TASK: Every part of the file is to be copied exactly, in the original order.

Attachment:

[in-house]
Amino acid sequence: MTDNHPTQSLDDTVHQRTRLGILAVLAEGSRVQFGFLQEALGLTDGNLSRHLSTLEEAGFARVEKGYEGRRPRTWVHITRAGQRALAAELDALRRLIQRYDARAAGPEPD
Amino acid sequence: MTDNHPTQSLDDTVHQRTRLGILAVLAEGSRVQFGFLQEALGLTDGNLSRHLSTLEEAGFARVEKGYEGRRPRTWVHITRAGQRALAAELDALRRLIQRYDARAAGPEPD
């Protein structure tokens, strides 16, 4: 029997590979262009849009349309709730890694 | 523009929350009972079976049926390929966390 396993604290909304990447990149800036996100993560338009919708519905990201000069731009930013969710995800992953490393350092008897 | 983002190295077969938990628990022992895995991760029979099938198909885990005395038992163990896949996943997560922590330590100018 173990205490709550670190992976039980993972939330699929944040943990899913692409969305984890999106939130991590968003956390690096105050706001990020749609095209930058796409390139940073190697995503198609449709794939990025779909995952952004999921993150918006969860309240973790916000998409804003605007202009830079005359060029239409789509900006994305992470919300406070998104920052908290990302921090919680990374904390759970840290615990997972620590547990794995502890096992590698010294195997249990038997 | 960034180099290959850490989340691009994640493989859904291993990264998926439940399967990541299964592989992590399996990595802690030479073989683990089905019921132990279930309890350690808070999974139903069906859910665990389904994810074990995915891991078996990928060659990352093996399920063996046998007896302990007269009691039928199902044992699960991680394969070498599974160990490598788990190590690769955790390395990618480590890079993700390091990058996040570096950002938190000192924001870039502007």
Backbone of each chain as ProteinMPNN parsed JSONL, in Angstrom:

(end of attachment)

[in-house]
Amino acid sequence: MTDNHPTQSLDDTVHQRTRLGILAVLAEGSRVQFGFLQEALGLTDGNLSRHLSTLEEAGFARVEKGYEGRRPRTWVHITRAGQRALAAELDALRRLIQRYDARAAGPEPD
Amino acid sequence: MTDNHPTQSLDDTVHQRTRLGILAVLAEGSRVQFGFLQEALGLTDGNLSRHLSTLEEAGFARVEKGYEGRRPRTWVHITRAGQRALAAELDALRRLIQRYDARAAGPEPD
């Protein structure tokens, strides 16, 4: 029997590979262009849009349309709730890694 | 523009929350009972079976049926390929966390 396993604290909304990447990149800036996100993560338009919708519905990201000069731009930013969710995800992953490393350092008897 | 983002190295077969938990628990022992895995991760029979099938198909885990005395038992163990896949996943997560922590330590100018 173990205490709550670190992976039980993972939330699929944040943990899913692409969305984890999106939130991590968003956390690096105050706001990020749609095209930058796409390139940073190697995503198609449709794939990025779909995952952004999921993150918006969860309240973790916000998409804003605007202009830079005359060029239409789509900006994305992470919300406070998104920052908290990302921090919680990374904390759970840290615990997972620590547990794995502890096992590698010294195997249990038997 | 960034180099290959850490989340691009994640493989859904291993990264998926439940399967990541299964592989992590399996990595802690030479073989683990089905019921132990279930309890350690808070999974139903069906859910665990389904994810074990995915891991078996990928060659990352093996399920063996046998007896302990007269009691039928199902044992699960991680394969070498599974160990490598788990190590690769955790390395990618480590890079993700390091990058996040570096950002938190000192924001870039502007």
Backbone of each chain as ProteinMPNN parsed JSONL, in Angstrom: